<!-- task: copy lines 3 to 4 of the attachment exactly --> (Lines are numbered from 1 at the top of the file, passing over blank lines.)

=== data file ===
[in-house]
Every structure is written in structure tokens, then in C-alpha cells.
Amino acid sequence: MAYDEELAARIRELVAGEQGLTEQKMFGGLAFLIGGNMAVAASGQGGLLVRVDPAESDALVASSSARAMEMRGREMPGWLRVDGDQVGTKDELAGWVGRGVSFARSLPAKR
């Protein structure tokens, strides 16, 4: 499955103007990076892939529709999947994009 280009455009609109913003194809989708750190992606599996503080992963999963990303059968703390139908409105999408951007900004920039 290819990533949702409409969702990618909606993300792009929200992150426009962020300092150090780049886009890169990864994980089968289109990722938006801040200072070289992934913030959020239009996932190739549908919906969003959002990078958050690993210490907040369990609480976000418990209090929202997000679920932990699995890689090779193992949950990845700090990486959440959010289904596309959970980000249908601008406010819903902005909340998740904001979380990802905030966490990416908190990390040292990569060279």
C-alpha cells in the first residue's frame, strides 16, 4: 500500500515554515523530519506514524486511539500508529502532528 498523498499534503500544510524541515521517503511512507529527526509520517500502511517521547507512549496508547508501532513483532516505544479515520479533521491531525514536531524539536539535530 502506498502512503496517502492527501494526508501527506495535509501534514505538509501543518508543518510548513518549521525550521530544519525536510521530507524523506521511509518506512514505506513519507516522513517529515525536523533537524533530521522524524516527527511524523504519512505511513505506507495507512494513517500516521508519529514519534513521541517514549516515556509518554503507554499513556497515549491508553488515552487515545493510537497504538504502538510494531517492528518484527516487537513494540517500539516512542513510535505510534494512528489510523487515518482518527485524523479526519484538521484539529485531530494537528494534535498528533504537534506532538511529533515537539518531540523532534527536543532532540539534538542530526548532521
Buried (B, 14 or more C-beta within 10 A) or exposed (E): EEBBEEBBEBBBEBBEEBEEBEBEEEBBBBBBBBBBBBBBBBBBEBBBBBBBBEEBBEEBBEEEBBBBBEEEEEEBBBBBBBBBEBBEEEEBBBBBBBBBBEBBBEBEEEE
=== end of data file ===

Amino acid sequence: MAYDEELAARIRELVAGEQGLTEQKMFGGLAFLIGGNMAVAASGQGGLLVRVDPAESDALVASSSARAMEMRGREMPGWLRVDGDQVGTKDELAGWVGRGVSFARSLPAKR
């Protein structure tokens, strides 16, 4: 499955103007990076892939529709999947994009 280009455009609109913003194809989708750190992606599996503080992963999963990303059968703390139908409105999408951007900004920039 290819990533949702409409969702990618909606993300792009929200992150426009962020300092150090780049886009890169990864994980089968289109990722938006801040200072070289992934913030959020239009996932190739549908919906969003959002990078958050690993210490907040369990609480976000418990209090929202997000679920932990699995890689090779193992949950990845700090990486959440959010289904596309959970980000249908601008406010819903902005909340998740904001979380990802905030966490990416908190990390040292990569060279």